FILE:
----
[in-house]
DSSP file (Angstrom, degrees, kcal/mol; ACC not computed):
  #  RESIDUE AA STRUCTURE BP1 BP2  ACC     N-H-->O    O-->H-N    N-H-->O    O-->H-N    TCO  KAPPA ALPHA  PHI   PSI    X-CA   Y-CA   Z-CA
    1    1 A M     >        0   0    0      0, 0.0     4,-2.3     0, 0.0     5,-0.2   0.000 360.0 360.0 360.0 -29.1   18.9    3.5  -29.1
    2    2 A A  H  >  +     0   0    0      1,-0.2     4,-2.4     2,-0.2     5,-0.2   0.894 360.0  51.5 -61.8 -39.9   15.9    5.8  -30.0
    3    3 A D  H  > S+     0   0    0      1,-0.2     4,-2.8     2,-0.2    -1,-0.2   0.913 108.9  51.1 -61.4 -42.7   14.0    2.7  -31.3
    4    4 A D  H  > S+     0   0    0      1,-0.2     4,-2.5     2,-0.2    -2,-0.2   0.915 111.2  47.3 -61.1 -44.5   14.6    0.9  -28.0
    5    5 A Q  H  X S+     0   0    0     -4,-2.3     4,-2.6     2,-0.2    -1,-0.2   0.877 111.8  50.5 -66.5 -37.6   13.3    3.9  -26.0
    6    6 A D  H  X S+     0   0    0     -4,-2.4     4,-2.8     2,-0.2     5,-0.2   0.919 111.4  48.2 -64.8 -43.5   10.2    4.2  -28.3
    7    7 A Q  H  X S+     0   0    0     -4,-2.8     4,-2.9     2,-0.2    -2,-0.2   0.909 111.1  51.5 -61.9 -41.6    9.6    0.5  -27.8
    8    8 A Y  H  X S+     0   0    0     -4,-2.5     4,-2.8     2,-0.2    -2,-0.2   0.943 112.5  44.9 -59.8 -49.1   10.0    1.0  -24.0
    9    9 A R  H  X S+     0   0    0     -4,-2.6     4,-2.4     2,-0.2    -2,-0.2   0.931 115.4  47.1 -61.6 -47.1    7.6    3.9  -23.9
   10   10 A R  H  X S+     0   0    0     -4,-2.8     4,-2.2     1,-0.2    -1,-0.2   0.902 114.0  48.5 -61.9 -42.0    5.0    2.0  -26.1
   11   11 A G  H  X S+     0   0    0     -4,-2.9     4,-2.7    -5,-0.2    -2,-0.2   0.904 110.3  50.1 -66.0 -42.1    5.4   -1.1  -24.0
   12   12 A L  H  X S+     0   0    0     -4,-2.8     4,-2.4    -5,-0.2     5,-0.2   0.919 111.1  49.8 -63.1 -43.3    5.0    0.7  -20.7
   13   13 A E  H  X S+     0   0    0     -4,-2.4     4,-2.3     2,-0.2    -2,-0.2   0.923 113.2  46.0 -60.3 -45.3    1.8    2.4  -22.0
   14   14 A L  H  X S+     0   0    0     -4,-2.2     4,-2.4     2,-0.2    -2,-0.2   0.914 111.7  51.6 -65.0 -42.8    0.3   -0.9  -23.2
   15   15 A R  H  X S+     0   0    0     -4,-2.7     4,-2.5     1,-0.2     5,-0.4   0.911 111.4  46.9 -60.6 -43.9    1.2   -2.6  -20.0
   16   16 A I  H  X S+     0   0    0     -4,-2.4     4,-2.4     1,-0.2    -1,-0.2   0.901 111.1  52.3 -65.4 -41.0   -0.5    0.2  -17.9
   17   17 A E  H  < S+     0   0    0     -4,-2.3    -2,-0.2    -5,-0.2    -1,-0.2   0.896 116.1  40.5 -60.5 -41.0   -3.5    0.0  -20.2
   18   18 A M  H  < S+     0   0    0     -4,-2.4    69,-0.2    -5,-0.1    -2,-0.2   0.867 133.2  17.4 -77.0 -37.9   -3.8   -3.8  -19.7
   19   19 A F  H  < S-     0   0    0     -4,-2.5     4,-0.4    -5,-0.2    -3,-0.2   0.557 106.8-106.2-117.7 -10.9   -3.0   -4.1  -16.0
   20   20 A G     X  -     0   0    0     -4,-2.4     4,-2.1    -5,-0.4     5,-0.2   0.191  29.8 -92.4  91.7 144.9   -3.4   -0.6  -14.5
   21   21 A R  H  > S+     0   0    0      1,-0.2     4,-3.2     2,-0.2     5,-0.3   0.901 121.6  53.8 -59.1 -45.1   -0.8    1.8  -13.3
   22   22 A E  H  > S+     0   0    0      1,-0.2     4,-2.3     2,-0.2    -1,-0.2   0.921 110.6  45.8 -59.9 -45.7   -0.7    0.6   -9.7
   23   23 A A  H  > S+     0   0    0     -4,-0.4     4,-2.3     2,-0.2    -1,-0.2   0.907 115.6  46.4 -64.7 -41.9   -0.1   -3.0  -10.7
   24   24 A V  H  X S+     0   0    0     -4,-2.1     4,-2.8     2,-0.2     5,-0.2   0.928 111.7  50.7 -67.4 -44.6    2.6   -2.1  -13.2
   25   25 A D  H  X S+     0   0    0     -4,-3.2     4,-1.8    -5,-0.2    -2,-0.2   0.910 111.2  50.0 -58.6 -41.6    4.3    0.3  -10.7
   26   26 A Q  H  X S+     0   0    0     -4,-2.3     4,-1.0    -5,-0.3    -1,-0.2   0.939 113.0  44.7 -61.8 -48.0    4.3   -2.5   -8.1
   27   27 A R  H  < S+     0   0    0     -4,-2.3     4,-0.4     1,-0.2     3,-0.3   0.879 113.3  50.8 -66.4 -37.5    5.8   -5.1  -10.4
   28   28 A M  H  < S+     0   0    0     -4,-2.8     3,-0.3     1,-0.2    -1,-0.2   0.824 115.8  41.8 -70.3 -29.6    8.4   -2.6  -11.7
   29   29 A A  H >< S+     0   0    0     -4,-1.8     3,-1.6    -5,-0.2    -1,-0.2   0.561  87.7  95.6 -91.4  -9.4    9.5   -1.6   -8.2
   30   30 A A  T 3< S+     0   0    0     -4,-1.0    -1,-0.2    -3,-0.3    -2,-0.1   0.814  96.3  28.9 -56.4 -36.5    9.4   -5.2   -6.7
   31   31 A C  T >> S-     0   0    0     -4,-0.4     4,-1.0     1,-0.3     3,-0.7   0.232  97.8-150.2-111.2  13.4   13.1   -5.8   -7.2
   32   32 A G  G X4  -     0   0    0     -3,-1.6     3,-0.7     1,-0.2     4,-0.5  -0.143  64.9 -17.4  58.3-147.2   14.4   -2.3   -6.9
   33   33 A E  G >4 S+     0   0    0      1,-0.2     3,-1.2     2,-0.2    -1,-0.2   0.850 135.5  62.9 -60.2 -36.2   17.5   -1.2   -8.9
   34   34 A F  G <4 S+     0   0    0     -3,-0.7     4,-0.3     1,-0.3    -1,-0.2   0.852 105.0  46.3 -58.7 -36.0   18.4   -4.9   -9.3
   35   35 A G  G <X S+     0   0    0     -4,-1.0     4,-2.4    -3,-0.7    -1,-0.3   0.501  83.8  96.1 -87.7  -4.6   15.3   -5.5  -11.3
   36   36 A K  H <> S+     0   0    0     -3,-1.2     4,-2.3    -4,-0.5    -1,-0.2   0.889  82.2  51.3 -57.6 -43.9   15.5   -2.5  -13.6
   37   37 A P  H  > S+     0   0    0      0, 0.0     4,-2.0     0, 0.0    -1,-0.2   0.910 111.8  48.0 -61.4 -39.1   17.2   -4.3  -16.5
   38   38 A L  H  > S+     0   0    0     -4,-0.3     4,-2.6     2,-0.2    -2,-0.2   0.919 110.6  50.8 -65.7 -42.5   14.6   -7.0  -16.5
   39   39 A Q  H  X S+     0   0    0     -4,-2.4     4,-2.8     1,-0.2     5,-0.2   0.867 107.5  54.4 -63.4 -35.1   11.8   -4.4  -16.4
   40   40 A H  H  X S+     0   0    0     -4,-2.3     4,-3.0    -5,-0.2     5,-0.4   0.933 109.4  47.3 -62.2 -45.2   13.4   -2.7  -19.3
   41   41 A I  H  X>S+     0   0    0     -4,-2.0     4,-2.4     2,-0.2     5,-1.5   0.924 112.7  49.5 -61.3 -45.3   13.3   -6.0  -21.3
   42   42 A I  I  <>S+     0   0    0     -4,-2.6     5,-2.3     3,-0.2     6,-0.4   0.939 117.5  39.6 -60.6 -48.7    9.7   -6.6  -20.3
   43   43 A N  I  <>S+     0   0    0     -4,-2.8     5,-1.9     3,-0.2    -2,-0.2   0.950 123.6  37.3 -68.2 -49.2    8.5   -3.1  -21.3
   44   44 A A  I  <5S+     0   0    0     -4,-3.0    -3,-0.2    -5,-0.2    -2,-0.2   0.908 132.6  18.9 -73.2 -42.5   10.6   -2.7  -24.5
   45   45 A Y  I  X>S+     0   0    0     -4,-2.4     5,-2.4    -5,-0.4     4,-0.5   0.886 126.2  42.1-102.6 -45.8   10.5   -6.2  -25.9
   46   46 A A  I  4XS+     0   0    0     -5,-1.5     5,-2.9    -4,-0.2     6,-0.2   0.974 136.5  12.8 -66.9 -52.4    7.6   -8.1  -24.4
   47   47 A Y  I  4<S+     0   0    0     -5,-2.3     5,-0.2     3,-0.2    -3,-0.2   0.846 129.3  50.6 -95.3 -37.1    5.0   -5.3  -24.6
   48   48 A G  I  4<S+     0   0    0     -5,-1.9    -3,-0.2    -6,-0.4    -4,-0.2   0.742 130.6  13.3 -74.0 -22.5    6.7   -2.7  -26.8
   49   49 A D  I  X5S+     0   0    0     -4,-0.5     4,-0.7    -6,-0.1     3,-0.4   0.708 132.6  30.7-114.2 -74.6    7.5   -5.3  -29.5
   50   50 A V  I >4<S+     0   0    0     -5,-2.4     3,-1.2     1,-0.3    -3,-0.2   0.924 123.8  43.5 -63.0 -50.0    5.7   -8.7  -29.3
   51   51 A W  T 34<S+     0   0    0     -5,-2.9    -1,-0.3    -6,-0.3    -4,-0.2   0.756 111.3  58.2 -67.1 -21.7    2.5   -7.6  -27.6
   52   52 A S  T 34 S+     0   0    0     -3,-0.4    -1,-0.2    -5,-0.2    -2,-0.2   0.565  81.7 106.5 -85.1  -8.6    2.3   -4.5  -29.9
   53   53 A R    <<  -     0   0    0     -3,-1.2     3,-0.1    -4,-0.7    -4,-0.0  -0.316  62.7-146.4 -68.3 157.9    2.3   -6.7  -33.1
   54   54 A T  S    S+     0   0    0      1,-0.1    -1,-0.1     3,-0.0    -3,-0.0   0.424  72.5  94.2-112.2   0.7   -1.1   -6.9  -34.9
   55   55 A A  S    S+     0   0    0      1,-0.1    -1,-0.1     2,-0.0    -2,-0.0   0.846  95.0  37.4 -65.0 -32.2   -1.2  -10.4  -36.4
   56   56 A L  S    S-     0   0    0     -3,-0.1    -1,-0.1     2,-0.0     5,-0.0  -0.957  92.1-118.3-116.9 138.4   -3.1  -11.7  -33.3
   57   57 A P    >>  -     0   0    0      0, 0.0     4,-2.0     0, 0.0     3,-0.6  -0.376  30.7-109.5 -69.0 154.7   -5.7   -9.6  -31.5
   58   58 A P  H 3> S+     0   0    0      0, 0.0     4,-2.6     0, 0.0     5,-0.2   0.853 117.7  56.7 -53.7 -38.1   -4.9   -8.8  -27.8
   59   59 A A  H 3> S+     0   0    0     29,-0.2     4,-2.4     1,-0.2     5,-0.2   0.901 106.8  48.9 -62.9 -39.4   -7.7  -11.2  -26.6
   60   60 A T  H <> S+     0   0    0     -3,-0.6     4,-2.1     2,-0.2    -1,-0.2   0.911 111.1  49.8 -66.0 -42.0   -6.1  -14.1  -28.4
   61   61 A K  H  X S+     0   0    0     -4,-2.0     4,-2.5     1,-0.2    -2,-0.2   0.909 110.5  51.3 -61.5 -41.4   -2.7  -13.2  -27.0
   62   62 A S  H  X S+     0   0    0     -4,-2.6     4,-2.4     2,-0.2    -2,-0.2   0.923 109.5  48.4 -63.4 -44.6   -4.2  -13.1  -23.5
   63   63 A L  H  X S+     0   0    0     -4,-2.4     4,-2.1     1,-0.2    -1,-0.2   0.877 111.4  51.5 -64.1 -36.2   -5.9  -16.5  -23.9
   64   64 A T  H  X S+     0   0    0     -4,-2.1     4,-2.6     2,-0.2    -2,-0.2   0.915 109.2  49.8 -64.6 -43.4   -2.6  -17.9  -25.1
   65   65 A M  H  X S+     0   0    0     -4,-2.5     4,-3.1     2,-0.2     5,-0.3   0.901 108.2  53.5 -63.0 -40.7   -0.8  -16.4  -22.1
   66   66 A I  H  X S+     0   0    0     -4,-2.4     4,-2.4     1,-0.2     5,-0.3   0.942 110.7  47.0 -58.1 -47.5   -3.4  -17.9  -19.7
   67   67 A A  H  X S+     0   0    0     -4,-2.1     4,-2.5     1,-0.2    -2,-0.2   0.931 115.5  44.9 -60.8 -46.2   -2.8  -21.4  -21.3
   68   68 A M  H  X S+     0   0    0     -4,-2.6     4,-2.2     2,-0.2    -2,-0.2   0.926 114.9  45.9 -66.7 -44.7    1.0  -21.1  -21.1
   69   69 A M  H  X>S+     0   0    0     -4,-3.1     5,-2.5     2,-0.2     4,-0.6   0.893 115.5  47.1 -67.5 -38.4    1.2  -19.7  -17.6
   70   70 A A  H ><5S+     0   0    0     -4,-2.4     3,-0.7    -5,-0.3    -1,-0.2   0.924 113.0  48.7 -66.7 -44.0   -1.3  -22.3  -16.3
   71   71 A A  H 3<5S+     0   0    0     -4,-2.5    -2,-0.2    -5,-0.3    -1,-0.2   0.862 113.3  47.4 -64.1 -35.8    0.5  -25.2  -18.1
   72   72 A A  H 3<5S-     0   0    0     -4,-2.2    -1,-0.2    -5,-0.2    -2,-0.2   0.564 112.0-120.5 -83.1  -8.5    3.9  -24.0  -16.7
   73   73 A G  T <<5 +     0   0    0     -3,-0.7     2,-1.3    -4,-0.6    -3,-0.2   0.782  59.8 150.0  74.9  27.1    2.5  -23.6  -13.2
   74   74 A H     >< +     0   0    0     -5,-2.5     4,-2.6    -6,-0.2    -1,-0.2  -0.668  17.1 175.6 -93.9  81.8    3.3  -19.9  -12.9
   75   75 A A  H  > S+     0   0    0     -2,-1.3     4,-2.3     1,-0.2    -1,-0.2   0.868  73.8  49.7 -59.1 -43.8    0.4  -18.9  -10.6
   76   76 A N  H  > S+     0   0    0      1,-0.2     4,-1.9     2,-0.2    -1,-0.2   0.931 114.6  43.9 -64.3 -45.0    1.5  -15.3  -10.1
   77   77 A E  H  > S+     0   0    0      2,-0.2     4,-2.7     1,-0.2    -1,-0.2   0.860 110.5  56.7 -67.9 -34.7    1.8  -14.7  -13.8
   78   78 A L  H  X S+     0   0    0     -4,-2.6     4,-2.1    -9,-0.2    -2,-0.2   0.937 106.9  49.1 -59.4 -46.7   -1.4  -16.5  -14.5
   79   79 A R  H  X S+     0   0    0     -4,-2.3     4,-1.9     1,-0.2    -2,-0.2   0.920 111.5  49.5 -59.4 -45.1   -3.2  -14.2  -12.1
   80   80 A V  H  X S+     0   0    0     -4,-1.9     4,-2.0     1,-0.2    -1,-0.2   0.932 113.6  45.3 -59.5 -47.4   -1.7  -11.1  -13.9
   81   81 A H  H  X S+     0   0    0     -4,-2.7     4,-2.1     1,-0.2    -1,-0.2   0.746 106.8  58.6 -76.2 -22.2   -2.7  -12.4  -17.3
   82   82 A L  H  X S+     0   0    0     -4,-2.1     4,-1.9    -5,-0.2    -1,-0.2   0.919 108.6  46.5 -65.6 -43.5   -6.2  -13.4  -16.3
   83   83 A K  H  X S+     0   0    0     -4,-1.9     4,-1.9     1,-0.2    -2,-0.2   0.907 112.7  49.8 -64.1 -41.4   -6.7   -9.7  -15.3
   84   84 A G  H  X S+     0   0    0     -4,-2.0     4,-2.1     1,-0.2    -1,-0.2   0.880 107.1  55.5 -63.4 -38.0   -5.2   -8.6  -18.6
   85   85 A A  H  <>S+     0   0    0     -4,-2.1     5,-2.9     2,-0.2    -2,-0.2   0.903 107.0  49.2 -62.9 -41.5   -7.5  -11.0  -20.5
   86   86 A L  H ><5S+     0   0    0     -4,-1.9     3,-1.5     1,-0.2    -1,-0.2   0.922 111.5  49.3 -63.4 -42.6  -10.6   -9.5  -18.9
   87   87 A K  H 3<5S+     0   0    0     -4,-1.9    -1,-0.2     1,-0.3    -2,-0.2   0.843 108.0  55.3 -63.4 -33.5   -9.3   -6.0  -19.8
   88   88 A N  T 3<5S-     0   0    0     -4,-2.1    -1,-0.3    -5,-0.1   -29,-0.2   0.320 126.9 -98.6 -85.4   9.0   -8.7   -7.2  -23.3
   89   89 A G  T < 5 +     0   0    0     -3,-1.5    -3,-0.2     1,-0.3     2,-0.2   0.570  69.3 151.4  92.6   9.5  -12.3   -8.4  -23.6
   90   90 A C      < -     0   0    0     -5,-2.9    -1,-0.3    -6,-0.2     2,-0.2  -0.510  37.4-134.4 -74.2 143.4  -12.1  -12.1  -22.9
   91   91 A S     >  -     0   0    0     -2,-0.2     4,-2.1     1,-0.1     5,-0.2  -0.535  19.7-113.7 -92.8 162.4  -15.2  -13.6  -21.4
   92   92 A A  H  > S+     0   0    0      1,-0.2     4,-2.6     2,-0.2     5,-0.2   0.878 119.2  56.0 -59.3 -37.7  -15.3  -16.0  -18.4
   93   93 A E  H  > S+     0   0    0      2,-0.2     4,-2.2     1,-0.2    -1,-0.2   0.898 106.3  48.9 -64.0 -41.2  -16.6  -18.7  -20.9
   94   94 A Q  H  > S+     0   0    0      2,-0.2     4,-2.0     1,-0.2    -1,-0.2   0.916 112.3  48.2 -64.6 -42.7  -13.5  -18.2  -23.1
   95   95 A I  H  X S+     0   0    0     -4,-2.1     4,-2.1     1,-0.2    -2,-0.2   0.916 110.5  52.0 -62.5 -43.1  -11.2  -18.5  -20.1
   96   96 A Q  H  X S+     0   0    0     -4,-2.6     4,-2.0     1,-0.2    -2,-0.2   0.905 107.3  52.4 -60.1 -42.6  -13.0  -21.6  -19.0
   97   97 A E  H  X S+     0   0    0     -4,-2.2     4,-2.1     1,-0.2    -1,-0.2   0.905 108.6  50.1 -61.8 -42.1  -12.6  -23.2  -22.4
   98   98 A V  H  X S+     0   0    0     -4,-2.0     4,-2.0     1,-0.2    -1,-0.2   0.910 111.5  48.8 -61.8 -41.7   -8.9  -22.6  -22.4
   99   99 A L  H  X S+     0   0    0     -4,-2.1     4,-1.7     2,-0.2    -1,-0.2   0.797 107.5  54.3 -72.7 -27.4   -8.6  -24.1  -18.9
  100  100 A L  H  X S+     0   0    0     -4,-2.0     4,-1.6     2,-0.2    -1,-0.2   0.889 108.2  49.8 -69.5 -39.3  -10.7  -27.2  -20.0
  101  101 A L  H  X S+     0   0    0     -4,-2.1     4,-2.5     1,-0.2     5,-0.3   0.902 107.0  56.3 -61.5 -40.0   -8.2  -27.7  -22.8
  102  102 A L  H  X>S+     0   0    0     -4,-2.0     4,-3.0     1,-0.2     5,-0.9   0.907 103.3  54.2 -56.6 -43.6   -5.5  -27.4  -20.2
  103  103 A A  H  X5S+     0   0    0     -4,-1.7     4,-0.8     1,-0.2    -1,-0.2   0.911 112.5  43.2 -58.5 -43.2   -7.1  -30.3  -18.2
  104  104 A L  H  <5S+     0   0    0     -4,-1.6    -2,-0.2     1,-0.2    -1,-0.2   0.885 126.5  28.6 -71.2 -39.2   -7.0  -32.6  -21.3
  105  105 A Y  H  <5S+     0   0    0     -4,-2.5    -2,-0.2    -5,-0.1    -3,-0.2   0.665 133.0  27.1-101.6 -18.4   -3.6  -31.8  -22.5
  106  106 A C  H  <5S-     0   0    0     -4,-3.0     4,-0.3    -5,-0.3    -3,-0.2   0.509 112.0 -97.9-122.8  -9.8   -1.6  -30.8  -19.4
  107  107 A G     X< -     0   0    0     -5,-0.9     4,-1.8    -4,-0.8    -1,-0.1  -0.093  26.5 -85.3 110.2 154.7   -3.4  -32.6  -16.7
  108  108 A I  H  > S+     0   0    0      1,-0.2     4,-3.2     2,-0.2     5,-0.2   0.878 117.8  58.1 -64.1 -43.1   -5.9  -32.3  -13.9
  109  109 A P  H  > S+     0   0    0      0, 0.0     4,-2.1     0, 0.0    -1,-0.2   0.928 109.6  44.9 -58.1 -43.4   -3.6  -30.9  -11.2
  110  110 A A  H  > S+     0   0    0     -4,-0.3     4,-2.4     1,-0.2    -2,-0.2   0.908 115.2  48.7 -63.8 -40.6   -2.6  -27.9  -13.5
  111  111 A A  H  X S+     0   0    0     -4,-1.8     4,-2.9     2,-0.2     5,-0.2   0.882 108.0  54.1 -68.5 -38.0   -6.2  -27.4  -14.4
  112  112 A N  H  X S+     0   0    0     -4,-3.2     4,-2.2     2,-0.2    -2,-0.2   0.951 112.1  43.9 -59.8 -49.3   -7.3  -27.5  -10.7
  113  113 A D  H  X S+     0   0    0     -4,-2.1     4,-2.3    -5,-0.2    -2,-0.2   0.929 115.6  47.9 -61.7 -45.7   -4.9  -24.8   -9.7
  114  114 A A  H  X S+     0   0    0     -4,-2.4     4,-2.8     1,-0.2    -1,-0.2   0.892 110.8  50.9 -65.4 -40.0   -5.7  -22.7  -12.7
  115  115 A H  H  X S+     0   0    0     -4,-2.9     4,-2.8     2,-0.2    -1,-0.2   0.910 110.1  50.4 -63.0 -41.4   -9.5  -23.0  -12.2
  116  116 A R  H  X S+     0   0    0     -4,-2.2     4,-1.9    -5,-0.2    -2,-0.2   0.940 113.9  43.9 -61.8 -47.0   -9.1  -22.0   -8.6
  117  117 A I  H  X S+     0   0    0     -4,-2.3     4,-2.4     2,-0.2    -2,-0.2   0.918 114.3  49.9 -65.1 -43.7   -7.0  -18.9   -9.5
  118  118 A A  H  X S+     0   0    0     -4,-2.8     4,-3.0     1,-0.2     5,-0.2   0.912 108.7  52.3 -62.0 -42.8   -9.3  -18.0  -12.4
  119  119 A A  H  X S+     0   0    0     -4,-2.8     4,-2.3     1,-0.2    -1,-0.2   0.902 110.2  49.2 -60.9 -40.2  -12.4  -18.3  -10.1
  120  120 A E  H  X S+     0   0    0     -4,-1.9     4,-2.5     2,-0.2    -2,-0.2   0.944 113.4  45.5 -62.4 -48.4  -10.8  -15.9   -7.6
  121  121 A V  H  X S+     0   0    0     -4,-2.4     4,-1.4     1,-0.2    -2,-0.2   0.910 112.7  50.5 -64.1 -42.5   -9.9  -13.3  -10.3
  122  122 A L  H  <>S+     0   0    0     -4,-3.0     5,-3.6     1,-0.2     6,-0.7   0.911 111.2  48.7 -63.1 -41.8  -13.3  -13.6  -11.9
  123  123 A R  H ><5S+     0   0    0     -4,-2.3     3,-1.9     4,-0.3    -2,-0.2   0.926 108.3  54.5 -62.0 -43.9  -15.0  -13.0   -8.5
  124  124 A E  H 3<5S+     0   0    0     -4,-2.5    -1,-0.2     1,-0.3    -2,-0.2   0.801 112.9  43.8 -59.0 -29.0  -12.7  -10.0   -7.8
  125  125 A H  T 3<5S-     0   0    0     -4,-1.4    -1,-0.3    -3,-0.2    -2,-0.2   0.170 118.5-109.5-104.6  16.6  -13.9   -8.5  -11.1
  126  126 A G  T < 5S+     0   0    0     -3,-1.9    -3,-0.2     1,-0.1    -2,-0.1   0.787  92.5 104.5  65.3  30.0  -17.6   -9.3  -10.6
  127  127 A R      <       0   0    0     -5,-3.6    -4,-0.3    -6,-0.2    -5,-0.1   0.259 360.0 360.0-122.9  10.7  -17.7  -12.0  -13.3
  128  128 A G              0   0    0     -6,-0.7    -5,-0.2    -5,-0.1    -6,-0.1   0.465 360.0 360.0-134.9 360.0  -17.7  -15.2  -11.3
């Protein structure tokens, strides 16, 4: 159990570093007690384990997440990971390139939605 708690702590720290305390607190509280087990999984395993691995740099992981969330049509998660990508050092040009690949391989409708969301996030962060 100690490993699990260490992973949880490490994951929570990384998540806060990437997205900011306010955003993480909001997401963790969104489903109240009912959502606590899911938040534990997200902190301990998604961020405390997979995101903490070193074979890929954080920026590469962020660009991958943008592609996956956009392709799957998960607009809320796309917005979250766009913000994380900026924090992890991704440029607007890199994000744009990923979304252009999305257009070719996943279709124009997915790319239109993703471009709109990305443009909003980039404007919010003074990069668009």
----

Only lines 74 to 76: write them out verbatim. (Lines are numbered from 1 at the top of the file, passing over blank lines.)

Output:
   71   71 A A  H 3<5S+     0   0    0     -4,-2.5    -2,-0.2    -5,-0.3    -1,-0.2   0.862 113.3  47.4 -64.1 -35.8    0.5  -25.2  -18.1
   72   72 A A  H 3<5S-     0   0    0     -4,-2.2    -1,-0.2    -5,-0.2    -2,-0.2   0.564 112.0-120.5 -83.1  -8.5    3.9  -24.0  -16.7
   73   73 A G  T <<5 +     0   0    0     -3,-0.7     2,-1.3    -4,-0.6    -3,-0.2   0.782  59.8 150.0  74.9  27.1    2.5  -23.6  -13.2